Five Free Games For Aspiring Space Cadets
It’s good to see that Brian Rubin (aka Space Game Junkie) is warming up the blog-thrusters again after a couple of weeks of shore leave; to wit there’s a new post up at the site listing games that he thinks perfect learning material for the new space game fan, which is as good a re-introduction back to active service as you can imagine, and also the kind of post you can’t help but be drawn into arguing over. Those games are, in case you’re wondering: Distant Worlds, I-War, Wing Commander:Privateer, Star Trek: Klingon Academy, Sins of a Solar Empire: Rebellion and the immediate sequels to Star Trek: Starfleet Command, Star Control, Space Rangers, Master of Orion and Freespace.
Now as a bucketlist of games that all aspiring space bucaneers should sample these are excellent suggestions, as you would expect from someone who knows his sparefaring onions better than anyone, but if it was me I’d try to bring in more accessibility and gameplay variety to tempt in the curious acolyte. I mean, we can argue all day whether Klingon Academy is any good or not, but it’s not the easiest game to get a hold of even in these digitally-awash times (likewise Starfleet Command). As for I-War, though I’ve not played it for at least a decade, I can’t imagine it’s very playable to your “average” gamer who barely remembers what a joystick looks like, let alone has immediate access to one.
If you’re going to recruit a new fleet of space pilots, you have to tempt them through the door with what they can access and relate to. Once they’re intrigued by Mass Effect, say, then you can inform them as to how it was inspired by Starflight. If they haven’t run screaming back to Diablo III by that point, you can bring out the big ol’ rusty guns like Starfleet Command and I-War. But hey, each to their own. Same ends different means I suppose
It got me thinking though, what titles would I suggest to gamers looking to sample the best space games so that they might one day warp beyond the safety zone into the inky depths beyond? Truth be told it’s hard not to fall back on the games you’ve personally spent hundreds of hours lost in when recommending games to someone whose tastes and experience you know nothing about. So I added a newbie-friendly condition – that that the game has to be freely available, because people who don’t quite know what they’re letting themselves in for appreciate that kind of thing. They also like not having to faff around with settings and compatibility issues, so I’m going to discount emulated software as well.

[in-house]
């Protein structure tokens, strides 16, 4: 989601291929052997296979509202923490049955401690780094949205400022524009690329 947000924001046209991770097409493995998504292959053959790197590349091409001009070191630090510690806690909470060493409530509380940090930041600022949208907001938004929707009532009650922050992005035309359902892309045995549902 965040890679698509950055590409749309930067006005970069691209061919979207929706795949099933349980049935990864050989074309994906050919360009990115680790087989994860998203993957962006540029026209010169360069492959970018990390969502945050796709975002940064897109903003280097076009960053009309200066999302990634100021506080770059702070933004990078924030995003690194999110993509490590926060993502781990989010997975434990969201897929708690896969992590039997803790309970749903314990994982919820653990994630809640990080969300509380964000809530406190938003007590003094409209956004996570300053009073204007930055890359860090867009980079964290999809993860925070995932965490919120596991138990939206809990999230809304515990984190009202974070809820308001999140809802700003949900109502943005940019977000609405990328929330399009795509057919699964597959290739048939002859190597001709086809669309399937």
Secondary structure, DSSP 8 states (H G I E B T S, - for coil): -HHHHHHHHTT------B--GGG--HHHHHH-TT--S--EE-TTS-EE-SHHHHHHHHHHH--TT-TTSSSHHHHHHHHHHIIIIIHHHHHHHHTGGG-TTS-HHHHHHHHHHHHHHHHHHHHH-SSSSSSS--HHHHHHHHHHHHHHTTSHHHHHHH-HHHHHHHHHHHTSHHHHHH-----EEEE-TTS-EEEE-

Here goes then. Feel free to comment and be prepared for me to tell you that you’re wrong if you disagree.
Star Trek Online: First off, if you’re going to be a fan of space games, you’ve got to have at least some appreciation for Star Trek, and being free to play, STO is a decent place to start a space gaming career. While the game might not do a whole lot brilliantly, it does most things well enough and does them a lot better now then when the game launched two and a half years ago. Space combat is a definite highlight, which is reminiscent of the much-loved Starfleet Command series. Best of all the game doesn’t insist you indulge in its multiplayer side, which means it won’t scare players away in the same way that Eve Online (aka Space Bastards Online) tends to.
Starshatter: A couple of years ago I’d have recommended FS2-Open without hesitation, but with Freespace 2 back in circulation at gog.com, it’s no longer a free route to playing one of the greatest space combat game of all time. Instead I’m nervously going to push Starshatter to fill the freebie void, since it’s now open source and seems to be picking up more fans these days than it ever did when it was a commercial game. Shatshatter can be a rather dry experience, but if you get through it and find some enjoyment along they way, you will be well in the way to earning your wings. If you do have a few cubits to blow however, blow them on Freespace 2.
The Ur-Quan Masters: So far we have a massively-multiplayer RTS-esque game and a midly-hardcore space and fleet combat game. Next comes probably the greatest exploration adventure ever made, Star Control II, which has been updated from the old 3DO version files over the course of the last ten years by dedicated fans and via the blessing of the game’s original developers. In spite of the PC original being available at gog.com, Ur-Quan Masters really is the definitive version, one that like very few of its contemporaries is every bit as engrossing now as it was nearly twenty years ago. If this list were in must play order, UQM would be firmly at the top.
Oolite: Oolite is to the classic space trading game Elite what Ur-Quan Masters is to Star Control II, a massive and free fan attempt to bring one of the greatest space games up to date in spite of commercial indifference to do likewise. Oolite goes much further though. Since Oolite’s creators have allowed others to easily expand and build far beyond what was ever possible with the Braben-Bell original, or indeed any space game since, Elite is as much the inspiration as it is the foundation. Indeed, if you’re wondering why Elite veterans have stopped calling out David Braben on the sequel he’s been putting off for the last decade, it’s because Oolite is filling the void more than admirably. (As is Pioneer for those who prefer Elite’s Frontier sequels.)
Cosmic Supremacy: There are heaps of free 4X games out there, so many that you could supplant your own favourite without any argument from me (Neptune’s Pride perhaps). I’m going for this one because I think it’s the closest to old school Civilisation (it used to be called SpaceCiv in fact), which you would hope many gamers are familiar with to some degree. If they’re not, they have no right calling themselves a gamer.